BROOKLYN – Less than a week ago, Alec Burks was in the Barclay Center because Utah Jazz was playing Brooklyn…
BROOKLYN – Less than a week ago, Alec Burks was in the Barclay Center because Utah Jazz was playing Brooklyn Nets. That’s when he got the news: Burks had been traded to Cleveland Cavaliers along with a couple of other picks in exchange for Kyle Korver.
Late Monday evening at the same court where he was early and his life forever, Burks turned to his new teammates after his two-handed dunk saved Cavs from a quarterly collapse.
Talk about full circle.
“I did not even see it so,” Burks said. “But yes, that’s crazy. Maybe I’ll look back later this whole.”
Meanwhile, Burks still has a lot of work to do. He knows. Considering his contractual situation, an outgoing $ 1
1.5 million deal, he is one of Cleveland’s most appealing trading chips. For a team that wants to acquire assets, they can not have any other choice.
The Cavs are not interested in shopping Kevin Love, unless they are blown away by an offer. They signed him for a lucrative extension this low season and it was not a deal just about this year. They want him around for a long time, when Collin Sexton is more mature, when other youths are added and the vision comes into focus.
JR Smith is at home and his sole value comes in the form of a contract that is not fully guaranteed after this season. Tristan Thompson has become the team’s anchor and leader, what kind of player a rebuilding team needs. Cedi Osman is still seen as part of this team’s future. Who knows how much Cavs can get for George Hill, a 32-year-old punisher who has treated injuries in recent seasons and saw that his production has decreased.
It leaves Burks. His contract may even have more value than he brings to court. Although performances like the one he had in Brooklyn were quite the opposite.
After the game Burks was asked if Cleveland is where he wants to be.
“Hopefully, it’s not up to me,” said Burks. “We will see what’s happening.”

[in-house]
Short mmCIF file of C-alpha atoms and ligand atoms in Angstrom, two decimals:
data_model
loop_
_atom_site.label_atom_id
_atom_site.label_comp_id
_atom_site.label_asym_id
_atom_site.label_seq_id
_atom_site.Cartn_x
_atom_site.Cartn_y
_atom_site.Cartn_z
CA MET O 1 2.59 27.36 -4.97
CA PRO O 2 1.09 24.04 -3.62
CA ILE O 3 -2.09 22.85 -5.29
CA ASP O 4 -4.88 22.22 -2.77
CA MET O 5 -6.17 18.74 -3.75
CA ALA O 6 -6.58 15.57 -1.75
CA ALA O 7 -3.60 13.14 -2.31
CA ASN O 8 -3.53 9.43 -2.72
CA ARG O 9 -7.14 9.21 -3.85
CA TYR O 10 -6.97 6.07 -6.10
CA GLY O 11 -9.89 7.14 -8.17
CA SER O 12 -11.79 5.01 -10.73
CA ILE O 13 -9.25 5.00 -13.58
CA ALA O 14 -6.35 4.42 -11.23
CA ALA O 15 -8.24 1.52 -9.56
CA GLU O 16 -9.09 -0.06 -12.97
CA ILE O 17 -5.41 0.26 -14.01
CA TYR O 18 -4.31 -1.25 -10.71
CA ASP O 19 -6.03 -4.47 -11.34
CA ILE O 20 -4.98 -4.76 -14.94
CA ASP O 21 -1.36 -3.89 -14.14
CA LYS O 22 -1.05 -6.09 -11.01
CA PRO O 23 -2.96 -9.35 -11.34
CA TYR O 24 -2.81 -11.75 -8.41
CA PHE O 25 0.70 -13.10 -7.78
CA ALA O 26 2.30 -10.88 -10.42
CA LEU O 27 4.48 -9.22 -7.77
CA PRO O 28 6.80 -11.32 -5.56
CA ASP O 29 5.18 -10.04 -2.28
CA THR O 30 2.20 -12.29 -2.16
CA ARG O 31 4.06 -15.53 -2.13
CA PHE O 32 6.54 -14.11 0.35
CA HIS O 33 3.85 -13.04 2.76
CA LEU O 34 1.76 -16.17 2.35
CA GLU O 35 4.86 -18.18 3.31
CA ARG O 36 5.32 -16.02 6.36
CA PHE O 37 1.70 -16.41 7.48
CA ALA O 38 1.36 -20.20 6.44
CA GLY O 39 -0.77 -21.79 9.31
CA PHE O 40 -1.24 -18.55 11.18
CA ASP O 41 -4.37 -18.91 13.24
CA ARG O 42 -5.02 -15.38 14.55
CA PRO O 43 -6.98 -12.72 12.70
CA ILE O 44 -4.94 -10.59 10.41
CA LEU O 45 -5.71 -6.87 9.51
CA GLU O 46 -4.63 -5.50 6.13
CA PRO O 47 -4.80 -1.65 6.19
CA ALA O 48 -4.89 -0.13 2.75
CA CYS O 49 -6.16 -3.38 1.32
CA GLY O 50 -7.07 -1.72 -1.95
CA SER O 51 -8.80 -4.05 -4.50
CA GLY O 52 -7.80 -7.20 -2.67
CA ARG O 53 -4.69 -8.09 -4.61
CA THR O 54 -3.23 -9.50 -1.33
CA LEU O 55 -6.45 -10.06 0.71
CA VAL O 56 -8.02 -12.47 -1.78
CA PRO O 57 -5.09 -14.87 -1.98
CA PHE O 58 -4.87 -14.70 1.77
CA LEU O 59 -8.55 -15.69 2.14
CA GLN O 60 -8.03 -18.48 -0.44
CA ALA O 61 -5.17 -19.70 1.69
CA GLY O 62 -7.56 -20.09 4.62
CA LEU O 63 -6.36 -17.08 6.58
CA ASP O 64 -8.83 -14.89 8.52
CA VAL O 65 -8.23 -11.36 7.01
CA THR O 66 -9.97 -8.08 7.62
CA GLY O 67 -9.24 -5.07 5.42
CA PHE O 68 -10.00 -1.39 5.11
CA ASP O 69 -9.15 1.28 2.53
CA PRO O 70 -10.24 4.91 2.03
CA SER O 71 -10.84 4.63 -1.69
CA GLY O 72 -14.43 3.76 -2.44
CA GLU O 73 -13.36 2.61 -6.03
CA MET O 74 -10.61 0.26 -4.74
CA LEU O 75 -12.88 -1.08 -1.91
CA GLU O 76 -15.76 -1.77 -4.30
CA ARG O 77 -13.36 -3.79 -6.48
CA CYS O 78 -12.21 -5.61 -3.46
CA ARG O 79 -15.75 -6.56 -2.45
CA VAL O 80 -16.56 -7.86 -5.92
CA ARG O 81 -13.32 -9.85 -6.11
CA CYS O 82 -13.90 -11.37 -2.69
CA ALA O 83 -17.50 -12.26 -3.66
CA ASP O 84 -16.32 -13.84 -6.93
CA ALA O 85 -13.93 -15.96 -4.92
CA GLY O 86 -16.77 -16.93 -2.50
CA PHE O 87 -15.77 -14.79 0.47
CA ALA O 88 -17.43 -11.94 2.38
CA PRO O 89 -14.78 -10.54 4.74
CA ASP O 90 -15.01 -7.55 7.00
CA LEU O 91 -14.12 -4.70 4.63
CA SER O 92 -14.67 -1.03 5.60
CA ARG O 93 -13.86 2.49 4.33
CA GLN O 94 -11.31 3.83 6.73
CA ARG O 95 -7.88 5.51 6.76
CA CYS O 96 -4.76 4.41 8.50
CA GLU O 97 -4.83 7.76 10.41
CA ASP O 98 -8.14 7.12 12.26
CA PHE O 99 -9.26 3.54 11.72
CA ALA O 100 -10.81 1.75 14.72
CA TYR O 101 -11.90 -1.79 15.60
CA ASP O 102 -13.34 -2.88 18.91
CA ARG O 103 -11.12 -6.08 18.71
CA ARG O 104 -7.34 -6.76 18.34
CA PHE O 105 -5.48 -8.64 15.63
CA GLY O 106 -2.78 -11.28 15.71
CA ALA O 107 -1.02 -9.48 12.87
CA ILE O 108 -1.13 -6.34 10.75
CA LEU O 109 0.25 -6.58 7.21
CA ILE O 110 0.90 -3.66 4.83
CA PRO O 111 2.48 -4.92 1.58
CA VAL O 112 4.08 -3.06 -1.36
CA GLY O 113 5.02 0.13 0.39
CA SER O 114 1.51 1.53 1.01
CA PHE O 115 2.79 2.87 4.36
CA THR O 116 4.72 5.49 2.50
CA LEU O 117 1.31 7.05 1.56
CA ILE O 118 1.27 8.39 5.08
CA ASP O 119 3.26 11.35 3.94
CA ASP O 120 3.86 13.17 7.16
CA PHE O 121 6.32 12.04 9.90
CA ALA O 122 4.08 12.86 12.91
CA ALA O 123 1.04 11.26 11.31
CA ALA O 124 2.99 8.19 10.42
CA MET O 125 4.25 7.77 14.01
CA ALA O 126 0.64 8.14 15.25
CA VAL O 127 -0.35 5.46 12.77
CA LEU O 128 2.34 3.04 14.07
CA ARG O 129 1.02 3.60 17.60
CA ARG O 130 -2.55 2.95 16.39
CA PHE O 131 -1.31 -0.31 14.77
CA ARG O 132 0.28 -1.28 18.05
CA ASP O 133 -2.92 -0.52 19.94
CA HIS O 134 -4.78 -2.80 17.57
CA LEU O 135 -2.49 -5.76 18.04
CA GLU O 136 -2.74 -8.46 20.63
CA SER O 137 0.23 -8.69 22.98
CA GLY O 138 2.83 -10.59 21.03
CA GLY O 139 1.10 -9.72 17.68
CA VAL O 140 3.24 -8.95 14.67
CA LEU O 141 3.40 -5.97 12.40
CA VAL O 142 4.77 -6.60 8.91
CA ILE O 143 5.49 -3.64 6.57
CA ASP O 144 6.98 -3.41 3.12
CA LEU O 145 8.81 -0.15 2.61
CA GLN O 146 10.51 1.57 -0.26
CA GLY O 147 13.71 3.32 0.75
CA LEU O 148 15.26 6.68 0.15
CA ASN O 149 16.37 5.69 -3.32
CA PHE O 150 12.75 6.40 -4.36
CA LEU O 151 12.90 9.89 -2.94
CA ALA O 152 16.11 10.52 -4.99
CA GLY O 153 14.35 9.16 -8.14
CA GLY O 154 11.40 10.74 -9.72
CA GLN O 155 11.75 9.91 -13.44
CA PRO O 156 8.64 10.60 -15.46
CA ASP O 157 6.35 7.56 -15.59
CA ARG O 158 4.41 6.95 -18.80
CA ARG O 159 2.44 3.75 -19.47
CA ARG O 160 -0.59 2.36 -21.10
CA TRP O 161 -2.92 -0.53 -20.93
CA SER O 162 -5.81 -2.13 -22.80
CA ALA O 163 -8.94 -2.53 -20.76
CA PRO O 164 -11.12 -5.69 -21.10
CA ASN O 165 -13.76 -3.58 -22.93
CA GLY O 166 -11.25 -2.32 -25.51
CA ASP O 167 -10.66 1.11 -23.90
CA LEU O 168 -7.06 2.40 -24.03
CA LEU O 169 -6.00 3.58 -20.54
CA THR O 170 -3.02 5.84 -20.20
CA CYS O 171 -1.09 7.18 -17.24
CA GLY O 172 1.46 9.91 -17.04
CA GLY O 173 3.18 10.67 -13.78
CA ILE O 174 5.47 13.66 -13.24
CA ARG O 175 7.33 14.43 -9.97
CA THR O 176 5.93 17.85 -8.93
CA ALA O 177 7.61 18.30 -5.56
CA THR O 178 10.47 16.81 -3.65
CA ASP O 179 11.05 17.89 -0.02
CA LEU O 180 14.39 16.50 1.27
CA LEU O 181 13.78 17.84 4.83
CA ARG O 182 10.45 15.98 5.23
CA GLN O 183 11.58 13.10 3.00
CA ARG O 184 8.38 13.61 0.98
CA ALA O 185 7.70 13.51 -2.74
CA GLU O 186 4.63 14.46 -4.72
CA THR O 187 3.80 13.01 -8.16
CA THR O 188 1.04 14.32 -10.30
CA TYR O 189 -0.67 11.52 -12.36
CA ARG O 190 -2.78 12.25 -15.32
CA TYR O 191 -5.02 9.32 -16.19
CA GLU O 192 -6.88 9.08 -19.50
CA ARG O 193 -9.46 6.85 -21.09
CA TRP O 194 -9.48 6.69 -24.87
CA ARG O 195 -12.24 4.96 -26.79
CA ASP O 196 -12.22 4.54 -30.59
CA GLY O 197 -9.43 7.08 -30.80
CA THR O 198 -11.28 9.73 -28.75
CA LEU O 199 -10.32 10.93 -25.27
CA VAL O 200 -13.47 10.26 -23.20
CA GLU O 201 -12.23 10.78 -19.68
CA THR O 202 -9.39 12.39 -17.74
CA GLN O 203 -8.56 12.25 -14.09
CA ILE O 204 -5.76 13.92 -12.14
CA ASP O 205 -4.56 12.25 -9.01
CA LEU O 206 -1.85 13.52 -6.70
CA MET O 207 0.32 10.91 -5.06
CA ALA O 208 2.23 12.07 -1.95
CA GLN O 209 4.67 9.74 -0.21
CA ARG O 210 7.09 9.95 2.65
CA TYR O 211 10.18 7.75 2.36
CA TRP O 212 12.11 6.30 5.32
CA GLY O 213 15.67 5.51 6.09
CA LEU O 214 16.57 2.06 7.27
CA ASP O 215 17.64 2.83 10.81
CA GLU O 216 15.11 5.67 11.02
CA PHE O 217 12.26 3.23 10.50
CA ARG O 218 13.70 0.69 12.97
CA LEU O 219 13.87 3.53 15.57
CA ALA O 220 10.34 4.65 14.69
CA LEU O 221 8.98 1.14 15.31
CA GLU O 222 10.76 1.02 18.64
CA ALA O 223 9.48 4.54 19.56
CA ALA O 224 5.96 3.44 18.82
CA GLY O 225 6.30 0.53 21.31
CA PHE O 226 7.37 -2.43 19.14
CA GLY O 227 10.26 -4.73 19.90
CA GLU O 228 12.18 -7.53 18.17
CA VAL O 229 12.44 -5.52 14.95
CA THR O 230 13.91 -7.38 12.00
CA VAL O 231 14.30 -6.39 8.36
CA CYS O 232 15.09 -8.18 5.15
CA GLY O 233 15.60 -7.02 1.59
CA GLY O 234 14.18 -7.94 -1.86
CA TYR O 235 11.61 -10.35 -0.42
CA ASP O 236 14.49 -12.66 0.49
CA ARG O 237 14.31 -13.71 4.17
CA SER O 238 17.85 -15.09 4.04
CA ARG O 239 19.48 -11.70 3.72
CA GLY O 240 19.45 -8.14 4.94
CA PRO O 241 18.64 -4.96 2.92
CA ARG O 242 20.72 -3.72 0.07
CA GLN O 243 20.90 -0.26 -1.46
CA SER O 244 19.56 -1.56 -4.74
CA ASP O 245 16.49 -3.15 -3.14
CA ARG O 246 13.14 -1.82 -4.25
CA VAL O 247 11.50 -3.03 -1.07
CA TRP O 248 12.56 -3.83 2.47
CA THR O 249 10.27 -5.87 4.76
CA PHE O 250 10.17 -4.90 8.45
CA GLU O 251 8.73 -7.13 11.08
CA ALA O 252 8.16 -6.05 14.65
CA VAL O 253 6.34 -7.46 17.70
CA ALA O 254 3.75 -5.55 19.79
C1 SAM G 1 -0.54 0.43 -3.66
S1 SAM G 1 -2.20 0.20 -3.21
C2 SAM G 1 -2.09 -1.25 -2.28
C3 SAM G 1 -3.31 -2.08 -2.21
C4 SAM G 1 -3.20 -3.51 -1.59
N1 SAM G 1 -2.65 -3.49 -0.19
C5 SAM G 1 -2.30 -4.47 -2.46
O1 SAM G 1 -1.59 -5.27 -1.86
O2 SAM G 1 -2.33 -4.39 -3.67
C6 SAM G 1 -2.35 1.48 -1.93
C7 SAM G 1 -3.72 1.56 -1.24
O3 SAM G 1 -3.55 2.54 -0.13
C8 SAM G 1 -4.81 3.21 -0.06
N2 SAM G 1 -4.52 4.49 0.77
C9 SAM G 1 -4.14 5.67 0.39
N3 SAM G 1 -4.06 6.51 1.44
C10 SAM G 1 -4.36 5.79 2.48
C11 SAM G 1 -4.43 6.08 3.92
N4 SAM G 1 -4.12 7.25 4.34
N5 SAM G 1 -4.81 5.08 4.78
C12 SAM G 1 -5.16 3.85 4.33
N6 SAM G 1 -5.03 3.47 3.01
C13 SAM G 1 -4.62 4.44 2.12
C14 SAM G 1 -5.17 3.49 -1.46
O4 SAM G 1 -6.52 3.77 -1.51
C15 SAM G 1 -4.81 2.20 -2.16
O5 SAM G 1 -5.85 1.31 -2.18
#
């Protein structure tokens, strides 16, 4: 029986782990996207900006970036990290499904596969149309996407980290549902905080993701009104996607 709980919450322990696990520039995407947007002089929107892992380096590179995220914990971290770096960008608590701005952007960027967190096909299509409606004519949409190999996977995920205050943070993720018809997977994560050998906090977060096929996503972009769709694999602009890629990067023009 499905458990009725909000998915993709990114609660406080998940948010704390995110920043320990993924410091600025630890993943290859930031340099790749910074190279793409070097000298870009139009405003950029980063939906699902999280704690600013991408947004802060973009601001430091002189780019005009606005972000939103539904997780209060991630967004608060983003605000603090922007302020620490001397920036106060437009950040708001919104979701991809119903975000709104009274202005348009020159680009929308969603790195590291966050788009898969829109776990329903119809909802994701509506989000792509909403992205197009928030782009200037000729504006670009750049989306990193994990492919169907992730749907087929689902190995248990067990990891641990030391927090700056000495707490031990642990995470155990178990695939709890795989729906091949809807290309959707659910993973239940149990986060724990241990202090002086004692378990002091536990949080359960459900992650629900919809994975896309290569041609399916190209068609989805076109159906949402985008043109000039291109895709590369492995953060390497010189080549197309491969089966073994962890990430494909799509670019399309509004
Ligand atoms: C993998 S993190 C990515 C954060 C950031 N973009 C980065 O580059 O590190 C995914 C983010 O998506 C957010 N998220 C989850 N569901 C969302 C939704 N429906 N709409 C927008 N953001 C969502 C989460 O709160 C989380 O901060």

However, it can not be easy to have that question hovering over him. Rodney Hood acknowledged that his contract year and trading to Cleveland in February was a heavyweight. He lost himself and had difficulty keeping himself focused. Hood will use that experience, his own shortcomings, to help manage his friend Burks.
“It’s tough. But he’s a mature man,” Hood said at cleveland.com. “This is his eighth year. We start learning about the business as we move on. As long as you have a job in the league, it’s good. I’m sure he’s good and at peace with it. Alec can flourish here. “
Burks does his best to focus on this opportunity. It is essentially his trial period. So far so good.
Head coach Larry Drew is raging about Burk’s fit, pointing to his speed, playmaking, ball handling and athleticism. Everything was on display at the late clock barrel.
“It’s his game. He attacks the basket,” said Drew. “Because he is so athletic, he can maneuver to the basket and take a shot. The only thing I tried to do was want to be aggressive at the game in the last round. If the same shot had not entered, just wanted to make them overtime. We would get the last shot. He did a really good move with the basketball. “
Although Burks is still acclimatized and acknowledges that chemistry needs to keep a building and he is not in a good rhythm yet, it helps he has Hood and ex- teammate hill – the other two players temporarily involved in the set that led to the game-winning dunk against Brooklyn.
With the shot out and the point bound Drew called the game for Burks. Three matches in his cavalier mission, the beginner was the team’s go-to guy.
Not Jordan Clarkson, who bricked a jumper on the previous holding. Not Sexton – he was on the bench, left at 2:42 in the fourth quarter. Inte Hill, who woke up late to magic in November and had an expensive turnover at the last minute of Monday. Not Hood, who had an off night.
It was Burks. Next stage in his audition.
The game was designed for Hood to set a shell screen. When the net switched and put Spencer Dinwiddie on Burks it was time to go. Dinwiddie had five mistakes. He did not want to fetch another if the game went into overtime. It had Burk’s thinking attack all the way.
“He would be unwilling to make any bad decisions, so I just tried to be aggressive,” Burks said. “It feels good.” (Drew) trusts my talent, my abilities and my teammates trust me. I’ve only known them for what, three days and they trust me too. So that’s a good feeling. Burks was all smiles leaving Brooklyn this time, quite different from the swirl wind Wednesday when he left the arena, his teammates and the only franchise he ever knew.
That night there was no warning. Burks found just before the news broadcast Twitter. He tried to process what just happened, try to take care of his future, which is still foggy.
Nights like Monday can start clearing it.